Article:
The use of privatization in various corrections programs is not new. In the 1820s, the houses of refuge in New York, the first juvenile institutions, were privately funded and operated. Many of the private community alternative and diversion programs developed as a result of Law Enforcement Assistance Administration (LEAA) and Office of Juvenile Justice and Delinquency Prevention (OJJDP) grants in the 1970s (Durham, 1989; Rogers and Mays, 1987). …

The rest of this article is only available to active members of Questia

Sign up now for a free, 1-day trial and receive full access to:

  • Questia's entire collection
  • Automatic bibliography creation
  • More helpful research tools like notes, citations, and highlights
  • Ad-free environment

Already a member? Log in now.

Notes for this article

Add a new note
If you are trying to select text to create highlights or citations, remember that you must now click or tap on the first word, and then click or tap on the last word.
One moment ...
Default project is now your active project.
Project items

Items saved from this article

This article has been saved
Highlights (0)
Some of your highlights are legacy items.

Highlights saved before July 30, 2012 will not be displayed on their respective source pages.

You can easily re-create the highlights by opening the book page or article, selecting the text, and clicking “Highlight.”

Citations (0)
Some of your citations are legacy items.

Any citation created before July 30, 2012 will labeled as a “Cited page.” New citations will be saved as cited passages, pages or articles.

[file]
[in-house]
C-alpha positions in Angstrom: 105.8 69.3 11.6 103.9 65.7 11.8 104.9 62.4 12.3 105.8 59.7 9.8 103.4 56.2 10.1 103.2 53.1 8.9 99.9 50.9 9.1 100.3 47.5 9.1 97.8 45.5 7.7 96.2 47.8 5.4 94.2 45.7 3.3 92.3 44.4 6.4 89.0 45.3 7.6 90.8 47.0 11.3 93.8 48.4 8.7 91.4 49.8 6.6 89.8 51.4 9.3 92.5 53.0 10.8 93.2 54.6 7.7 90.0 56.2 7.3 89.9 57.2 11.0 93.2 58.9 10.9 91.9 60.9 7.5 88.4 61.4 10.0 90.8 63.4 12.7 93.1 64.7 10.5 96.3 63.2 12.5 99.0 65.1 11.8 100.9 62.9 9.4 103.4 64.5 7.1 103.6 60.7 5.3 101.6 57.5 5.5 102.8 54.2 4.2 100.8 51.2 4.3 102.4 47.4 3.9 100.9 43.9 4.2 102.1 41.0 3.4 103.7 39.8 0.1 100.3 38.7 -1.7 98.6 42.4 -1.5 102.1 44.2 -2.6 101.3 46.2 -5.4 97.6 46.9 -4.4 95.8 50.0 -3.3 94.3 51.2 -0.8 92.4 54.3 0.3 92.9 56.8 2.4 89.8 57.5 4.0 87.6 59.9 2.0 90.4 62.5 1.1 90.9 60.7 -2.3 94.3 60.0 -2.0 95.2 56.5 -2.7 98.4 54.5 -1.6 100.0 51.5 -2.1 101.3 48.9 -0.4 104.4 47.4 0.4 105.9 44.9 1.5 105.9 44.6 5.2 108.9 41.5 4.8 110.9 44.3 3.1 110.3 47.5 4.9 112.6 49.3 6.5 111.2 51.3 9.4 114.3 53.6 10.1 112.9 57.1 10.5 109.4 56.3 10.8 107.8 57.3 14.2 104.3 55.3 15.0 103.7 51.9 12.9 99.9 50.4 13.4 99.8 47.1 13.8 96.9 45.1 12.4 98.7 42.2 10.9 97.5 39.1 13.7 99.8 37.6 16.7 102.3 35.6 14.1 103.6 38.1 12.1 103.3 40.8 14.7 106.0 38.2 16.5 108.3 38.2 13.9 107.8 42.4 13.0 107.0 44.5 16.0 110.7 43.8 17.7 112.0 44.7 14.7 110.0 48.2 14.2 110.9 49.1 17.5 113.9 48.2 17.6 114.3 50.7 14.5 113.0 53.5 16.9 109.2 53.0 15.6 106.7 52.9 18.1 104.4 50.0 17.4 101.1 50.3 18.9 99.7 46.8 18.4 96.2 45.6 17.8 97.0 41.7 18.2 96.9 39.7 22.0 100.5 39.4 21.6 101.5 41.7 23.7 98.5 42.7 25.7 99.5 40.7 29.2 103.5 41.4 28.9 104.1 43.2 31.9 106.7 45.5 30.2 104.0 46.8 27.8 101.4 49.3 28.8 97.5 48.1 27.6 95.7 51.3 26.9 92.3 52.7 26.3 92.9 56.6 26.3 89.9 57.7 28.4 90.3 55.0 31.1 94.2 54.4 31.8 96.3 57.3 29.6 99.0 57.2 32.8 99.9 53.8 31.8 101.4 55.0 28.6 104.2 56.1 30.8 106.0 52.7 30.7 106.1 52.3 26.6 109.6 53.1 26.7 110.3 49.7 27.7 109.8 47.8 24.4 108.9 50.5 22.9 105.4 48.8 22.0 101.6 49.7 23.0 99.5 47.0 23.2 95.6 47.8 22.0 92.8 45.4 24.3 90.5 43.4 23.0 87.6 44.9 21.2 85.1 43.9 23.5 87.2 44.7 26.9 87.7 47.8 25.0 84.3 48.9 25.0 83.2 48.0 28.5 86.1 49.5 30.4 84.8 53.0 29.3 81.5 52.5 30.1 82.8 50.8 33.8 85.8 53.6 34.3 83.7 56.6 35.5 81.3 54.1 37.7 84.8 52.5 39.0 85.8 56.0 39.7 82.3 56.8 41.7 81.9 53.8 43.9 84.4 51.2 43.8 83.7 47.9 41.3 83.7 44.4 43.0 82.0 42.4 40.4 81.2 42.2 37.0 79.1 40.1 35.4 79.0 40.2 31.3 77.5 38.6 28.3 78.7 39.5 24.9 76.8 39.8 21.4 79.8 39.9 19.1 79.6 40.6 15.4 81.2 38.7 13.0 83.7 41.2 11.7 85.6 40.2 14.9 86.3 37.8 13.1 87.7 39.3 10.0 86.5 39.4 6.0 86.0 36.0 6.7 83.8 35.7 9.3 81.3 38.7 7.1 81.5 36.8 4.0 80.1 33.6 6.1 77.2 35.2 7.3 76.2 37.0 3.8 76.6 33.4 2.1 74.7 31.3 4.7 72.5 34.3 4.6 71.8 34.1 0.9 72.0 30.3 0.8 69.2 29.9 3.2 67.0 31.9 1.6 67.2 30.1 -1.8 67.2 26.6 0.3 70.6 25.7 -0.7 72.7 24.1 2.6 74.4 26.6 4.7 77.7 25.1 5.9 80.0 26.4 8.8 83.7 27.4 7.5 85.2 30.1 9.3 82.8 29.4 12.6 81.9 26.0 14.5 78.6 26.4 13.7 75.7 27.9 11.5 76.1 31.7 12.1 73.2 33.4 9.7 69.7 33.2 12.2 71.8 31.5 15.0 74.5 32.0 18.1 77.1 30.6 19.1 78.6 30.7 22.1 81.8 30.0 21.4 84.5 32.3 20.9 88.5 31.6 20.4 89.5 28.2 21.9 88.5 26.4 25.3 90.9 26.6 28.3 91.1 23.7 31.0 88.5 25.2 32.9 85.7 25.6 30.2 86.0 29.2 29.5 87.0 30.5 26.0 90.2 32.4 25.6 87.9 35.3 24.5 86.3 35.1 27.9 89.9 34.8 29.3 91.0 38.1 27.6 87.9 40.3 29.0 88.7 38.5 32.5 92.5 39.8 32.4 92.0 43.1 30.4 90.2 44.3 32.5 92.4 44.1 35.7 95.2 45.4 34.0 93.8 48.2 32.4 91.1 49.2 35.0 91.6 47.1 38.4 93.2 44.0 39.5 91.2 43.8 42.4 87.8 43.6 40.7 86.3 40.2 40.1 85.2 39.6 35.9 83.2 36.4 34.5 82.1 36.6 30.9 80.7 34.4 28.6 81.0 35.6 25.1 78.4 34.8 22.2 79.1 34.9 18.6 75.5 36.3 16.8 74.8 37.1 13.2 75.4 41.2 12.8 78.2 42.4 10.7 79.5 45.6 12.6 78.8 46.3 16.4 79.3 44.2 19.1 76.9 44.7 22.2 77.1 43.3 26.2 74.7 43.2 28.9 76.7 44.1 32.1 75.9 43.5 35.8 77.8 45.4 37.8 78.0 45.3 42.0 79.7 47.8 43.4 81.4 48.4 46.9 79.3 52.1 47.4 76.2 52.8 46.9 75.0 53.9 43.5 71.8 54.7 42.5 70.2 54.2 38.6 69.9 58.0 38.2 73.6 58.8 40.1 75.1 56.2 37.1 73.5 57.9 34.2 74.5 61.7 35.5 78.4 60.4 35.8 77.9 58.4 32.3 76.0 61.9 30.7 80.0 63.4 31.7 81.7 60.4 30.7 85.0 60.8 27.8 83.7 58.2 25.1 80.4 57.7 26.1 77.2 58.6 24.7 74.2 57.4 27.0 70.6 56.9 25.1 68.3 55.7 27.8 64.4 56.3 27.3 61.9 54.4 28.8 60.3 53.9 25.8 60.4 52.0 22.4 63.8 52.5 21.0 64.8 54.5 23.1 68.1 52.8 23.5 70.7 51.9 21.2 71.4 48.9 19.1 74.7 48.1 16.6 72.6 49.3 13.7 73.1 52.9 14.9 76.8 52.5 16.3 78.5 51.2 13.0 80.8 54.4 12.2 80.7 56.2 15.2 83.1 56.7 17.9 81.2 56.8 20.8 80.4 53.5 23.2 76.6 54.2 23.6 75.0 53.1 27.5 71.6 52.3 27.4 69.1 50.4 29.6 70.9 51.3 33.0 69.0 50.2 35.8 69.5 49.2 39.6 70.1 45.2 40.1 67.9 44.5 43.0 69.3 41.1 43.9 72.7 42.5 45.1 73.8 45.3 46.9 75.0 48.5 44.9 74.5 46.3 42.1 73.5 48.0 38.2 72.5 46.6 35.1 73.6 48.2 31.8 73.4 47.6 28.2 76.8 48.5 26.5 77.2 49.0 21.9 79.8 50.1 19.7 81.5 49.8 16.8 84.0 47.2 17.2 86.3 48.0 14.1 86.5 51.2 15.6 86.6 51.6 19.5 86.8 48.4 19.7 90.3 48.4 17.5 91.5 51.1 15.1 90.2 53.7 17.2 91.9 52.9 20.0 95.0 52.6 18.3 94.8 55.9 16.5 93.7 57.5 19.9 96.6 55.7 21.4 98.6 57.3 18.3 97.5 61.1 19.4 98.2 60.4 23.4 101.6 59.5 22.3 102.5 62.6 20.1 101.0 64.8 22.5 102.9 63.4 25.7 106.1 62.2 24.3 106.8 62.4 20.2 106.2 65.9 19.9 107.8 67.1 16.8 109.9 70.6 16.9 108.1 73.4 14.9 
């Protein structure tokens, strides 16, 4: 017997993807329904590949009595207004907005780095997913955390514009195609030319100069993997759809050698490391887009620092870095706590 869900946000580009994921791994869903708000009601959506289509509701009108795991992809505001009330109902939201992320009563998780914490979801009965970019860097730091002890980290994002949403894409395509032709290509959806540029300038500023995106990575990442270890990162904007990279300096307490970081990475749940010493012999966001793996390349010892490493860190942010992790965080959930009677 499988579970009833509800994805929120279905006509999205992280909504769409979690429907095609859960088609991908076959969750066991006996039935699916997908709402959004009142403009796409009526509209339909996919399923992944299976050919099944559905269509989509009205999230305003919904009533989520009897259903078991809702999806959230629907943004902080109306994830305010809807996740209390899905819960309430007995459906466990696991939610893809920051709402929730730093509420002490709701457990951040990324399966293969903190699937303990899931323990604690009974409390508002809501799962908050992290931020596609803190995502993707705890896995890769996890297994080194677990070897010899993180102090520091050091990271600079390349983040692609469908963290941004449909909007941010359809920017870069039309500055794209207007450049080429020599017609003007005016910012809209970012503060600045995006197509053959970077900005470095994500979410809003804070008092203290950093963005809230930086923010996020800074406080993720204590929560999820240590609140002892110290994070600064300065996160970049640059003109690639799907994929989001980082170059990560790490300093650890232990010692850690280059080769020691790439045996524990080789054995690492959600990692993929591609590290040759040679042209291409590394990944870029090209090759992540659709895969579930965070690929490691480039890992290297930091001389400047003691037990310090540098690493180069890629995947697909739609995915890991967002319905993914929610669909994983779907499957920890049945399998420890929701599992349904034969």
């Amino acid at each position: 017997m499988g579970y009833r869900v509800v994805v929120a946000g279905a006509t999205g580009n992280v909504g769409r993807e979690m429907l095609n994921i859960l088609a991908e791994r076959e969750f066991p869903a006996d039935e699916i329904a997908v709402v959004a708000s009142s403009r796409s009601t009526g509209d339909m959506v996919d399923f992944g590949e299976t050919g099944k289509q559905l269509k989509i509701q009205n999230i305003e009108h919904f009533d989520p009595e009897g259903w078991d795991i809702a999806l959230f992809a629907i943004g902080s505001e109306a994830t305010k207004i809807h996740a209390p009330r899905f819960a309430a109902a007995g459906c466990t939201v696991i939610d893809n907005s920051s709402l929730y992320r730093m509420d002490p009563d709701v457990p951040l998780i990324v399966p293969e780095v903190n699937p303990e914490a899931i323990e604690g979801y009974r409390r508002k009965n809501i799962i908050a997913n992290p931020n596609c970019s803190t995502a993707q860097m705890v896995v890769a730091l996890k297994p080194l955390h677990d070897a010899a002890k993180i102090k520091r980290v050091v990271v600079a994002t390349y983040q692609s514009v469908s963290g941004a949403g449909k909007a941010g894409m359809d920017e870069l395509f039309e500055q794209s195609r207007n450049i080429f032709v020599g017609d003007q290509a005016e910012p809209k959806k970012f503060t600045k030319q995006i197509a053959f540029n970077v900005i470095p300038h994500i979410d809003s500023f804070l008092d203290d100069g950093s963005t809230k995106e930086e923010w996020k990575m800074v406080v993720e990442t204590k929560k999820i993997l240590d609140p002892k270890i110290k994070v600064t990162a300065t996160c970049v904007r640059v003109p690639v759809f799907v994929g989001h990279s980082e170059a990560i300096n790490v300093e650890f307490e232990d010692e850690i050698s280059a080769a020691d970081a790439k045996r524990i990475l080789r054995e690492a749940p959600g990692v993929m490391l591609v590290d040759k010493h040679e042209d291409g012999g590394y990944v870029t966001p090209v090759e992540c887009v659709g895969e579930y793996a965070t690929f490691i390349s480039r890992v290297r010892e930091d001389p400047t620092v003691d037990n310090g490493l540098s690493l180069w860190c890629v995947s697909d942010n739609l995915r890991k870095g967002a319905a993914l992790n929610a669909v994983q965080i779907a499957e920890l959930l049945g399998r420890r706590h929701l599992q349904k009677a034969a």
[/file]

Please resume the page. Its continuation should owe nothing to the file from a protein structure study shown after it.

We also added the ability to view new citations from your projects or the book or article where you created them.

Notes (0)
Bookmarks (0)

You have no saved items from this article

Project items include:
  • Saved book/article
  • Highlights
  • Quotes/citations
  • Notes
  • Bookmarks
Notes
Cite this article

Cited article

Style
Citations are available only to our active members.
Sign up now to cite pages or passages in MLA, APA and Chicago citation styles.

(Einhorn, 1992, p. 25)

(Einhorn 25)

1

1. Lois J. Einhorn, Abraham Lincoln, the Orator: Penetrating the Lincoln Legend (Westport, CT: Greenwood Press, 1992), 25, http://www.questia.com/read/27419298.

Cited article

Symposium: Prison Privatization and Public Budgeting: A Meta-Analysis of the Literature
Settings

Settings

Typeface
Text size Smaller Larger Reset View mode
Search within

Search within this article

Look up

Look up a word

  • Dictionary
  • Thesaurus
Please submit a word or phrase above.
Print this page

Print this page

Why can't I print more than one page at a time?

Full screen

matching results for page

Cited passage

Style
Citations are available only to our active members.
Sign up now to cite pages or passages in MLA, APA and Chicago citation styles.

"Portraying himself as an honest, ordinary person helped Lincoln identify with his audiences." (Einhorn, 1992, p. 25).

"Portraying himself as an honest, ordinary person helped Lincoln identify with his audiences." (Einhorn 25)

"Portraying himself as an honest, ordinary person helped Lincoln identify with his audiences."1

1. Lois J. Einhorn, Abraham Lincoln, the Orator: Penetrating the Lincoln Legend (Westport, CT: Greenwood Press, 1992), 25, http://www.questia.com/read/27419298.

Cited passage

Welcome to the new Questia Reader

The Questia Reader has been updated to provide you with an even better online reading experience.  It is now 100% Responsive, which means you can read our books and articles on any sized device you wish.  All of your favorite tools like notes, highlights, and citations are still here, but the way you select text has been updated to be easier to use, especially on touchscreen devices.  Here's how:

1. Click or tap the first word you want to select.
2. Click or tap the last word you want to select.

OK, got it!

Thanks for trying Questia!

Please continue trying out our research tools, but please note, full functionality is available only to our active members.

Your work will be lost once you leave this Web page.

For full access in an ad-free environment, sign up now for a FREE, 1-day trial.

Already a member? Log in now.